Hassan and I fed from the same breasts. We took our first steps on the same lawn in the same yard. And, under the same roof, we spoke our first words.

The narrator Amir looks back on his childhood in Afghanistan and recalls the bond he had with another boy, Hassan. Even though at this point in the story Amir believes he and Hassan are not brothers by blood, both grew up under the same roof and they fed from the same breasts, which justifies the bond he feels with Hassan. This quote reveals one of the main themes of the book, the bonds of friendship.

But he’s not my friend! I almost blurted. He’s my servant! Had I really thought that? Of course I hadn’t. I hadn’t. I treated Hassan well, just like a friend, better even, more like a brother. But if so, then why, when Baba’s friends came to visit with their kids, didn’t I ever include Hassan in our games? Why did I play with Hassan only when no one else was around?

Amir’s thoughts serve as an early indication of the complicated nature of his relationship with Hassan. Hassan is a Hazara, a persecuted ethnic group in Afghanistan, and Amir is a Pashtun, a group that had historically suppressed the Hazara. Hassan is living in Amir’s house not only as an illegitimate member of the family, but also as a member of a “lower” ethnic group in Amir’s mind. Amir, as a child, struggles to navigate his feelings of ethnic superiority over the natural bonds of friendship.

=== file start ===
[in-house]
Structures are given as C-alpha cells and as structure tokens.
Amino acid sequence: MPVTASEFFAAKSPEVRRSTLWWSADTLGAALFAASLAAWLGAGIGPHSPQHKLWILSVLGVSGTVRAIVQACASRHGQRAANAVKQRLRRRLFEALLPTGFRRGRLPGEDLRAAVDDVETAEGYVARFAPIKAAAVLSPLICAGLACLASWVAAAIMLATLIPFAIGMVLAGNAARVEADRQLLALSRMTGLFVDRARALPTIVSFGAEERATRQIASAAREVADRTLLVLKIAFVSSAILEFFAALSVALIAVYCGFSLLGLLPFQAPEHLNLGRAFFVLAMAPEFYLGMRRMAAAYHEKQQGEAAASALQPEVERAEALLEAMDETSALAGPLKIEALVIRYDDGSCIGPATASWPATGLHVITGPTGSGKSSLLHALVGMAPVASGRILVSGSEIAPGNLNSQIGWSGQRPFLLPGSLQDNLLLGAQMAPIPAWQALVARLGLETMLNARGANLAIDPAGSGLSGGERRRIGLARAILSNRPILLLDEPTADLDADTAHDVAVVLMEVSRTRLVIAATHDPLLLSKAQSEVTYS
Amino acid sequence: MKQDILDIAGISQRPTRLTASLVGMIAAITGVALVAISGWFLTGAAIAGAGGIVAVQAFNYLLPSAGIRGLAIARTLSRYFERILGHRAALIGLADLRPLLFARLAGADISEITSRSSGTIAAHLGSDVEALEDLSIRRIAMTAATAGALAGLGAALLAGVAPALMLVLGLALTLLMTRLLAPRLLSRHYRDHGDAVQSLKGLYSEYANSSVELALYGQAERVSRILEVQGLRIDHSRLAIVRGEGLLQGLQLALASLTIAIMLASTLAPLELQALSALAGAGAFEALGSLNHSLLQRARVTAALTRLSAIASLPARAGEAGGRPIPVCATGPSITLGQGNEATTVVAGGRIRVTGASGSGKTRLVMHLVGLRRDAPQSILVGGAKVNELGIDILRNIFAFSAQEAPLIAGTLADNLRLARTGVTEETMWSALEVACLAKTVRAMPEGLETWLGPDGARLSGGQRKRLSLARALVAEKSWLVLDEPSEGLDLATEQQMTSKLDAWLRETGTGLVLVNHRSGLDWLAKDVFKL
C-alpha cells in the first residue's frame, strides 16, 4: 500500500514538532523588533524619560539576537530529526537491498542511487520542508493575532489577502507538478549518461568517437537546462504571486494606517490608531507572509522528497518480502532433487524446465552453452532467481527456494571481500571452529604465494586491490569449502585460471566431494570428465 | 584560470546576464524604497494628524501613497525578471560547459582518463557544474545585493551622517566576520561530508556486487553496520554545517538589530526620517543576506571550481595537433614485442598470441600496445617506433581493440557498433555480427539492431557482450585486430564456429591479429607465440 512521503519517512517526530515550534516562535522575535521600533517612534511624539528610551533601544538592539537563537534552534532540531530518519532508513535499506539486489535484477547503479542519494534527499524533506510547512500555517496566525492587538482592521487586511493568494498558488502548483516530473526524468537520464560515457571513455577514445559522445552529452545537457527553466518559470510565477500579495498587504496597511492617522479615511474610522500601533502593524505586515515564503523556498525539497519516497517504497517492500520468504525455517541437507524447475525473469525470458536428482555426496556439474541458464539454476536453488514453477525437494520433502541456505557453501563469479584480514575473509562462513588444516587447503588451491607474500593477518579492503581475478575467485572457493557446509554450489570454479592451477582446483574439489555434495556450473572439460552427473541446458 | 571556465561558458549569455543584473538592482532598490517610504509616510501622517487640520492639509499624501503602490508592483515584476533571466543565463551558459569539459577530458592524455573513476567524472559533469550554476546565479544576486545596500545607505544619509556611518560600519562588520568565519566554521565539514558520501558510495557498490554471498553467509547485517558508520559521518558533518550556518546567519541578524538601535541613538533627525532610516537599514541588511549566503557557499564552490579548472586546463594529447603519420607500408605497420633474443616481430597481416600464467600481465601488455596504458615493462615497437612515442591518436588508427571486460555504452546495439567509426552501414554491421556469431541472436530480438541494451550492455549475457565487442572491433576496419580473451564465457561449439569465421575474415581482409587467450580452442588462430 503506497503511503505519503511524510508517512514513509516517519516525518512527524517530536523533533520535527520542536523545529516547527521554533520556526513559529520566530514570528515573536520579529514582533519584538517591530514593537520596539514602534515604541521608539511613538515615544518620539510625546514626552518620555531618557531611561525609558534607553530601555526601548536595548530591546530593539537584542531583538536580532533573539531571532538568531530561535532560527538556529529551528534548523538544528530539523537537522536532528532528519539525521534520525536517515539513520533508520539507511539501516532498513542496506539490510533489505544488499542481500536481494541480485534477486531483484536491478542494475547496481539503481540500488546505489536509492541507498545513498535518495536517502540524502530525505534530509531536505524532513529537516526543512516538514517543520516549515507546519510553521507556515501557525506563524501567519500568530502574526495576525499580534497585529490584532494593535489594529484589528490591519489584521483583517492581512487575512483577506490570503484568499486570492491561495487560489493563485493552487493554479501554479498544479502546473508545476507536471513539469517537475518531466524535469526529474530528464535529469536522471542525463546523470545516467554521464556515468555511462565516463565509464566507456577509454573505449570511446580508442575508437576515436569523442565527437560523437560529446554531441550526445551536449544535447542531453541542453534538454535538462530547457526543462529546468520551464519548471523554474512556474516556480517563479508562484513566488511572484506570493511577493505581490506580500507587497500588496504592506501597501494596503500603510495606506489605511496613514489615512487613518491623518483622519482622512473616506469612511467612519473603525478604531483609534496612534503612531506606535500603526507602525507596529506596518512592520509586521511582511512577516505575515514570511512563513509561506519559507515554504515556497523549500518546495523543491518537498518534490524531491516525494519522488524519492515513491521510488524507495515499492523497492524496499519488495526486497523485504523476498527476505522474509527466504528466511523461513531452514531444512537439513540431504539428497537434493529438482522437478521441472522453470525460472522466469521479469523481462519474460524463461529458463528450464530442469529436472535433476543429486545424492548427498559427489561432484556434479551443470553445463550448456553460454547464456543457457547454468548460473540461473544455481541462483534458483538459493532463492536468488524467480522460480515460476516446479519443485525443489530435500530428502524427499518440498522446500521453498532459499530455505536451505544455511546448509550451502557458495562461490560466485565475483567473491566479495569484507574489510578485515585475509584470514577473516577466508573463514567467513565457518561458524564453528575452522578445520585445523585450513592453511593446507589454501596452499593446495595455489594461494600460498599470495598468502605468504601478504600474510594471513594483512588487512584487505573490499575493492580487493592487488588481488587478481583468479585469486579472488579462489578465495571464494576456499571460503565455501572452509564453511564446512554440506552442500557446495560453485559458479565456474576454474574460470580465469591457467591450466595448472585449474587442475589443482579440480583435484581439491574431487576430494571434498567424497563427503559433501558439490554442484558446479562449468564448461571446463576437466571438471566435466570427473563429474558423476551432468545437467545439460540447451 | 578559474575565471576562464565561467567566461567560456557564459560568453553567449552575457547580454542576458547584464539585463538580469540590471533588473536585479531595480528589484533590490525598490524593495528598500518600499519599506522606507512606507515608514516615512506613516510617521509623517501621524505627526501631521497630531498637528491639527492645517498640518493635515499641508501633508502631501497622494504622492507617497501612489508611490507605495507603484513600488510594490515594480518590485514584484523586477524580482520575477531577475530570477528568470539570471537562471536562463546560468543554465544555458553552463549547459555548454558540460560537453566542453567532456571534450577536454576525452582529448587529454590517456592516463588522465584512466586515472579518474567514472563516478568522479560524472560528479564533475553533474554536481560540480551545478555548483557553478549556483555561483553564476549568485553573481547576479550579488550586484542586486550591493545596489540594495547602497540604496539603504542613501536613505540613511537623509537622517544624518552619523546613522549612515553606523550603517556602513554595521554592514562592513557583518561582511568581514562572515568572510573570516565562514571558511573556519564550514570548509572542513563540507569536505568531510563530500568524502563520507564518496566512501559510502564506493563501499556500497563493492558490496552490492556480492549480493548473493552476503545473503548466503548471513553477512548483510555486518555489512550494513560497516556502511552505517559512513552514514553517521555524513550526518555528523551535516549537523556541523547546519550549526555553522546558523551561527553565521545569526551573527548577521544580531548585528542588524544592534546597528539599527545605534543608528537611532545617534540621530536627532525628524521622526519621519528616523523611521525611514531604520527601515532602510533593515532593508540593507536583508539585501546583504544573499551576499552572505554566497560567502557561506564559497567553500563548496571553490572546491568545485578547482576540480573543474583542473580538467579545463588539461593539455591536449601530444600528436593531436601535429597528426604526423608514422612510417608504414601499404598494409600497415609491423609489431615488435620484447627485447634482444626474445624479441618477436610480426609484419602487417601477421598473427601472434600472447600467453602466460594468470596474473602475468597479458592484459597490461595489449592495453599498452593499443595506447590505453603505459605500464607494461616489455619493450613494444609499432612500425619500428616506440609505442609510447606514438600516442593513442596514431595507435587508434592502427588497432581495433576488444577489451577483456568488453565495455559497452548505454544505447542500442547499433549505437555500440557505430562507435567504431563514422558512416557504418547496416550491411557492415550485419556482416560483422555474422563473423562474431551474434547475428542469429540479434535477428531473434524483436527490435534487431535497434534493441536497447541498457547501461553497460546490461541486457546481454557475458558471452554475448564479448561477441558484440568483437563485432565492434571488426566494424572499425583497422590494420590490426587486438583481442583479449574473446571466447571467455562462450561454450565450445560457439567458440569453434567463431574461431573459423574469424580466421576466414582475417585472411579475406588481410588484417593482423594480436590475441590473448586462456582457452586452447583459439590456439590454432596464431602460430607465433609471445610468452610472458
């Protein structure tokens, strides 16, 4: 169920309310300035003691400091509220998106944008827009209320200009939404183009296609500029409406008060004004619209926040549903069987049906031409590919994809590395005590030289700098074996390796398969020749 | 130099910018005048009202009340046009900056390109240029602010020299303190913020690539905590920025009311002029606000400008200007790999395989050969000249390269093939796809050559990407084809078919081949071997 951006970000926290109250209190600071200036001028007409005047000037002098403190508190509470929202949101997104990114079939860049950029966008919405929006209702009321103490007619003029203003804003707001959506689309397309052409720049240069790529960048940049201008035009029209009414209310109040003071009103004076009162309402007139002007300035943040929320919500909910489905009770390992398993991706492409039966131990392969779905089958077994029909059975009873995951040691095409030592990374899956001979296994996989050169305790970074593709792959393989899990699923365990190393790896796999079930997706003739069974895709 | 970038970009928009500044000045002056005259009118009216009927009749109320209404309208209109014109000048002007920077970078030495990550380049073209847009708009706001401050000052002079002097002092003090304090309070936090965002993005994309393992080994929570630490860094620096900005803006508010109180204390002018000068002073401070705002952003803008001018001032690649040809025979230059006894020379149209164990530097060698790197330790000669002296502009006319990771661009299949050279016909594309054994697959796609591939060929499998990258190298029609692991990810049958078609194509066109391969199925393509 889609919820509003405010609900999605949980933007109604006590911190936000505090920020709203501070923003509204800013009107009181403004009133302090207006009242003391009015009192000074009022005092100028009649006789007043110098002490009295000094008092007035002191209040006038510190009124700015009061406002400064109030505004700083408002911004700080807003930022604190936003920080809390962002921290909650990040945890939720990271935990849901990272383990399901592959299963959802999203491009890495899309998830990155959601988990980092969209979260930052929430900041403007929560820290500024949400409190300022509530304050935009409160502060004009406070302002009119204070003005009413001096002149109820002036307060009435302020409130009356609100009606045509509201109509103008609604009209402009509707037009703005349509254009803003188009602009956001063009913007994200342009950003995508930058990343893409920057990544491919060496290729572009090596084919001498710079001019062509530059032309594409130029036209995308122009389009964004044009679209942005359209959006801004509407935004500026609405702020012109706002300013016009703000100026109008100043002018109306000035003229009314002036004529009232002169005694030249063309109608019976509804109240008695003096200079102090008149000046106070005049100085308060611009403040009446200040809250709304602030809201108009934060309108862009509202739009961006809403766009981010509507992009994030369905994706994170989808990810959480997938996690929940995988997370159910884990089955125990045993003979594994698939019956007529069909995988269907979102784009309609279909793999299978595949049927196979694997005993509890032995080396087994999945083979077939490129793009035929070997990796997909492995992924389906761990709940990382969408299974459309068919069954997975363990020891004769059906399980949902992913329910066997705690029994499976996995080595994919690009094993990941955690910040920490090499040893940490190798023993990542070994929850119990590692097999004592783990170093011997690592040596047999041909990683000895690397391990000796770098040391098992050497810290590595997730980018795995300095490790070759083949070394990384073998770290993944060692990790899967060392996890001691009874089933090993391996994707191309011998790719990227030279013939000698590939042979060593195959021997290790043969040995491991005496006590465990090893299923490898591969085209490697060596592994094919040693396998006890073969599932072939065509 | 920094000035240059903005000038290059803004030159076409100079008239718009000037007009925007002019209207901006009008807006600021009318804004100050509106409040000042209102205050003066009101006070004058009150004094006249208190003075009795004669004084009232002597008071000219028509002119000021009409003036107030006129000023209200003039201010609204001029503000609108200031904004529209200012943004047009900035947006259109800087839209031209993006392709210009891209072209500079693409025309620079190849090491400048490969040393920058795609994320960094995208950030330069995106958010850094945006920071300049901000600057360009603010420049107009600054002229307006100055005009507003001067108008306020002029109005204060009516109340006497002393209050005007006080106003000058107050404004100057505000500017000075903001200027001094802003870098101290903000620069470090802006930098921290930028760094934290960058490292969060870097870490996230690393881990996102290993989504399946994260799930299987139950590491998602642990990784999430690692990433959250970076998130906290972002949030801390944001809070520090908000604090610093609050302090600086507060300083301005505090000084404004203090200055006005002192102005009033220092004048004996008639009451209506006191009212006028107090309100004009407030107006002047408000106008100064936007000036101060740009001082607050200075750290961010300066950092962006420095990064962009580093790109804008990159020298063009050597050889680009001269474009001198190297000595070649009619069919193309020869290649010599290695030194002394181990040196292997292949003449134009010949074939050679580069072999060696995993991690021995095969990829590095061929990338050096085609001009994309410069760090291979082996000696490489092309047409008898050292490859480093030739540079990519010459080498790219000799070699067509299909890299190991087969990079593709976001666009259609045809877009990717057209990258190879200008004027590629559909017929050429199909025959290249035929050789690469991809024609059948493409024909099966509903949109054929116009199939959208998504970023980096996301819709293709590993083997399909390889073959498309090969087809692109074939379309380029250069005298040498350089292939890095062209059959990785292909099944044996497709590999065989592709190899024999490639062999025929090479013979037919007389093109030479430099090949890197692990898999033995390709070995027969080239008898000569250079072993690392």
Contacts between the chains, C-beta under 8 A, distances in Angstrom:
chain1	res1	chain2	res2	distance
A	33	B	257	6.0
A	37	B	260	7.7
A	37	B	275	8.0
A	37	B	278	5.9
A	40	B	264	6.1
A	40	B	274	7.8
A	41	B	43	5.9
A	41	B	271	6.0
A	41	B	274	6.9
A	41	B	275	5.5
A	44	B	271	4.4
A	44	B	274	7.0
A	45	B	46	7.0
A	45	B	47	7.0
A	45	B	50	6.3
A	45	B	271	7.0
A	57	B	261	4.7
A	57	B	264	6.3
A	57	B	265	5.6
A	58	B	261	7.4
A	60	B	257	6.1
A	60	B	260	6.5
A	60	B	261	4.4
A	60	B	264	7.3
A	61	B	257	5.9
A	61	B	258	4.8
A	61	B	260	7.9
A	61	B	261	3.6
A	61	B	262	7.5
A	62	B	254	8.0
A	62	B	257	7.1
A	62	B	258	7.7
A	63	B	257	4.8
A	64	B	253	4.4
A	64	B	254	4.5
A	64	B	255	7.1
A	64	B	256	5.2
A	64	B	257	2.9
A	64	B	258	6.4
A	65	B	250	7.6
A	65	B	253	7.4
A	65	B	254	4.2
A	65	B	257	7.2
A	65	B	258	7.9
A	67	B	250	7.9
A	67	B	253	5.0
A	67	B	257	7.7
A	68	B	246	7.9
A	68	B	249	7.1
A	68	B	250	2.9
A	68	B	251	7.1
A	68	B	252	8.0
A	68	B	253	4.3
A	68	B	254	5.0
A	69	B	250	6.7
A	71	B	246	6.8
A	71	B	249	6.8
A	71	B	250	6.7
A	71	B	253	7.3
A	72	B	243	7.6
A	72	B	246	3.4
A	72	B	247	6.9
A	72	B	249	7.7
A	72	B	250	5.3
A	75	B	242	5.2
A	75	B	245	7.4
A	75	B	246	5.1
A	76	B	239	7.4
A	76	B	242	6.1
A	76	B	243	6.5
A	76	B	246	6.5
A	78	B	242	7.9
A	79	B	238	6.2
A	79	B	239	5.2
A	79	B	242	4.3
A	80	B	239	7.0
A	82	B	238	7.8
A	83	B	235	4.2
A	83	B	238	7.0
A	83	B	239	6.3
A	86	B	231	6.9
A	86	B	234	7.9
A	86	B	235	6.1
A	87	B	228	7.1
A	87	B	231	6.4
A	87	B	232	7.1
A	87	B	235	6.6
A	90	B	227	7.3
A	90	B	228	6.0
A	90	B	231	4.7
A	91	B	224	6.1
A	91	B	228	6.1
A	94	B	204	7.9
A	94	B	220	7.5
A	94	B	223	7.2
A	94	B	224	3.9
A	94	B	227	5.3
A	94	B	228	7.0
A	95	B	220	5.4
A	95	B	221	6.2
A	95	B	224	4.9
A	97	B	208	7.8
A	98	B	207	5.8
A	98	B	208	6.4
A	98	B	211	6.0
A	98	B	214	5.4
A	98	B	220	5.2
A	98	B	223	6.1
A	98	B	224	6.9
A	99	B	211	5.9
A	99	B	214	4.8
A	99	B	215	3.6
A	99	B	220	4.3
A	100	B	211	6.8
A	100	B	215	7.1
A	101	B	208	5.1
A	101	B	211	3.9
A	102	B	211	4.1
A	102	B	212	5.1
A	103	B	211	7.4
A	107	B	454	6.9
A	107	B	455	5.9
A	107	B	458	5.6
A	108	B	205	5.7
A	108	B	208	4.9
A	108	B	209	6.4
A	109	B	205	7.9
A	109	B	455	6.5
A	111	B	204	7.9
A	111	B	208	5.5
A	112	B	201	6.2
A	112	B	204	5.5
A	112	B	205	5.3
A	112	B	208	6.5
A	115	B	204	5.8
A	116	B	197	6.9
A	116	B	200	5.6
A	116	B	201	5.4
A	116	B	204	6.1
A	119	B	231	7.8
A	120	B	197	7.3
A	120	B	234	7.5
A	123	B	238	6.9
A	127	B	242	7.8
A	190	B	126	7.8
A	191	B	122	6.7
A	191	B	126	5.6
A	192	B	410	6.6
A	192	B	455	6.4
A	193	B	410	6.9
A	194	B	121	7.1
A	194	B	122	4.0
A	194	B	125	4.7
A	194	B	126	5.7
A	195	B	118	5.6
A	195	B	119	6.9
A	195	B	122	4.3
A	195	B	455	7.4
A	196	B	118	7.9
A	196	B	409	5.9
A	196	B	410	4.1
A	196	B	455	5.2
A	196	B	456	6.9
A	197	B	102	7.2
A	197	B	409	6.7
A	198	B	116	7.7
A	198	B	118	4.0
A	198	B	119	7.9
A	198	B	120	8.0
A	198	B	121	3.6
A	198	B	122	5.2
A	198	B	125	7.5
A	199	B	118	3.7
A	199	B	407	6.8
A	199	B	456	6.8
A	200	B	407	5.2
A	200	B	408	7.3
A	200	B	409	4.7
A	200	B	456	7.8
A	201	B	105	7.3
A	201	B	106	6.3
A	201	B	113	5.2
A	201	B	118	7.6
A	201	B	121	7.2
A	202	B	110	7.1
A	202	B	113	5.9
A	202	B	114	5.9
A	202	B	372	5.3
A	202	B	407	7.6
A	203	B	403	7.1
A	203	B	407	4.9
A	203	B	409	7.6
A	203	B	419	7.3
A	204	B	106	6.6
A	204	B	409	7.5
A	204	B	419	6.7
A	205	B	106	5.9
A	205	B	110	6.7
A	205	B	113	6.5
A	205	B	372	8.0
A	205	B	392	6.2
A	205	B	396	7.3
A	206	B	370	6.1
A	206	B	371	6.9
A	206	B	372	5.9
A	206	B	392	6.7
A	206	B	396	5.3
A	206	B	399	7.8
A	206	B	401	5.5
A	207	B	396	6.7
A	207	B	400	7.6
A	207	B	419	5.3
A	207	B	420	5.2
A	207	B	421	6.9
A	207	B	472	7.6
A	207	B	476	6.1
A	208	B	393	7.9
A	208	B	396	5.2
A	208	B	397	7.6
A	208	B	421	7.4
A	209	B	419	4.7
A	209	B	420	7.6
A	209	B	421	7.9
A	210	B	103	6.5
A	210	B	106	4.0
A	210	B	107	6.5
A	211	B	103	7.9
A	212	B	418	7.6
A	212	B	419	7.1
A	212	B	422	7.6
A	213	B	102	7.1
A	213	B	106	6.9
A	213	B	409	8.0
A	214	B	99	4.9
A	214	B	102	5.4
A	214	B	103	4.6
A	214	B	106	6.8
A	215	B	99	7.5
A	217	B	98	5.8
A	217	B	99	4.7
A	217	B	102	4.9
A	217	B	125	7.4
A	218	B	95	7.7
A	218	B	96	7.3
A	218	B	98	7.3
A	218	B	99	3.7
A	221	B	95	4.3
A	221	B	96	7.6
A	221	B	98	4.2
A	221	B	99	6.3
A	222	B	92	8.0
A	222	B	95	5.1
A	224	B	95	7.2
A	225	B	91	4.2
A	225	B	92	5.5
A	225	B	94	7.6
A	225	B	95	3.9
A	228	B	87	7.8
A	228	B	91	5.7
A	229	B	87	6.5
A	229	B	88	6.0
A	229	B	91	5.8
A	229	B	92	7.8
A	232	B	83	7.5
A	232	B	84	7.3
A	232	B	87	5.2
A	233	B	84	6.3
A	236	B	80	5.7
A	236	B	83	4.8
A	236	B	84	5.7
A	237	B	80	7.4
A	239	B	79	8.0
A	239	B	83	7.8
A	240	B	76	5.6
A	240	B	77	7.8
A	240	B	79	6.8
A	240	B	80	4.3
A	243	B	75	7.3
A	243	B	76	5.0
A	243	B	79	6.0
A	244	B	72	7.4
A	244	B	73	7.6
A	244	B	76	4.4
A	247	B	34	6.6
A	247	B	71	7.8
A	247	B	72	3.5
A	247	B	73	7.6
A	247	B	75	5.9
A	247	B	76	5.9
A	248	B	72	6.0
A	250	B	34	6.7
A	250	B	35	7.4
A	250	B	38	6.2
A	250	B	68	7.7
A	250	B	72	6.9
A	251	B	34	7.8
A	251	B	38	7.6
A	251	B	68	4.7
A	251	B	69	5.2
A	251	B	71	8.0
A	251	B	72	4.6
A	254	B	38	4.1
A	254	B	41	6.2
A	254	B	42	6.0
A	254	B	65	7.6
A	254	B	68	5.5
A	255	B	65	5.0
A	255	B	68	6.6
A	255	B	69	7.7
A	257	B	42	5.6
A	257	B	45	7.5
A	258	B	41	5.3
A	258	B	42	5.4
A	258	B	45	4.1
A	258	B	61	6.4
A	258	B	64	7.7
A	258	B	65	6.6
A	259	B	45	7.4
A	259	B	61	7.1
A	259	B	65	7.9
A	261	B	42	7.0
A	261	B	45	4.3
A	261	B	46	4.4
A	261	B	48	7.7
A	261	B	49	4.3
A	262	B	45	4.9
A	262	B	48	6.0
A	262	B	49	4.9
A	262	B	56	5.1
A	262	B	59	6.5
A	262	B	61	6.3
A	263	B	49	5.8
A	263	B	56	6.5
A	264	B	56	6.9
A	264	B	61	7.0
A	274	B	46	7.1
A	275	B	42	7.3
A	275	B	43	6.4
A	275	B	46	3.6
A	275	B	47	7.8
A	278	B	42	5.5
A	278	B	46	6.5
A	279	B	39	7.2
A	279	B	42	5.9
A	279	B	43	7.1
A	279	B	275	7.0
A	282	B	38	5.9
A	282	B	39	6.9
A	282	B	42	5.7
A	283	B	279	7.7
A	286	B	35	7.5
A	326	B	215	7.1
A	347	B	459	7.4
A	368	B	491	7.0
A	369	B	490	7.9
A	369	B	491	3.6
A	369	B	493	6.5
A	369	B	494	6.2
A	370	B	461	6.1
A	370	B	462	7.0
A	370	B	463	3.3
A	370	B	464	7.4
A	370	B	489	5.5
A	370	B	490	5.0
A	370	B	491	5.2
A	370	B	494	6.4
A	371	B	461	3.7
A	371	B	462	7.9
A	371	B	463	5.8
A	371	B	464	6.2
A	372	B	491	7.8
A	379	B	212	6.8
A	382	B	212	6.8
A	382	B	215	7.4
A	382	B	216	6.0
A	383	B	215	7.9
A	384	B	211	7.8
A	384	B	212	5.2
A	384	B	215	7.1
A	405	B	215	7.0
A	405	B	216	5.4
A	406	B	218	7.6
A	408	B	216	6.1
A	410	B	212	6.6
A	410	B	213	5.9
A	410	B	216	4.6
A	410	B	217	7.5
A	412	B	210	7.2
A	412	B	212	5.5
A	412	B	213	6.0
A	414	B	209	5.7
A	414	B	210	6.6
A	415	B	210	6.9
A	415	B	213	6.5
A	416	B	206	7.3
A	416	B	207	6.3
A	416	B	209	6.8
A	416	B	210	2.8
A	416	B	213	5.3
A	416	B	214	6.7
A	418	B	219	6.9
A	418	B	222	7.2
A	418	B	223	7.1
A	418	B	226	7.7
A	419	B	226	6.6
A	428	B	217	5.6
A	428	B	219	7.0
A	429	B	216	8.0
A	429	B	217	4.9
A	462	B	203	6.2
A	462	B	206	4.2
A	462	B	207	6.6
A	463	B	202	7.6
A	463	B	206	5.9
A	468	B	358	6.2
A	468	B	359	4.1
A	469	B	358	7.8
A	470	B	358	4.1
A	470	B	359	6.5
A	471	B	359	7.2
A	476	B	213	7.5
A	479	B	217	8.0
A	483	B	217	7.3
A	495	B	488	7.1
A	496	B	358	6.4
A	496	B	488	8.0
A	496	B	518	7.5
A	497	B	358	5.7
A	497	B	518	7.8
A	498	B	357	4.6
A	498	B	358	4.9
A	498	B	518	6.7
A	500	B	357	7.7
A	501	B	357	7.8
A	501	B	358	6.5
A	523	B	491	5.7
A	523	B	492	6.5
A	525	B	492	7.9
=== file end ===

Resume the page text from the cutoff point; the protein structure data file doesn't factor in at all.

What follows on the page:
I dream that someday you will return to Kabul and revisit the land of our childhood. If you do, you will find an old faithful friend waiting for you.

Hassan sends these words in a letter to Amir, which Amir receives after Hassan has died. Hassan has suffered extreme violence and immeasurable trauma while living in Kabul in the years Amir is gone. Hassan’s message underscores his devoted loyalty to Amir. Even though Amir betrayed him, Hassan still remains his friend. His dream that Amir returns “to the land of our childhood” hints at Hassan’s yearning for both himself and Kabul to return to innocence.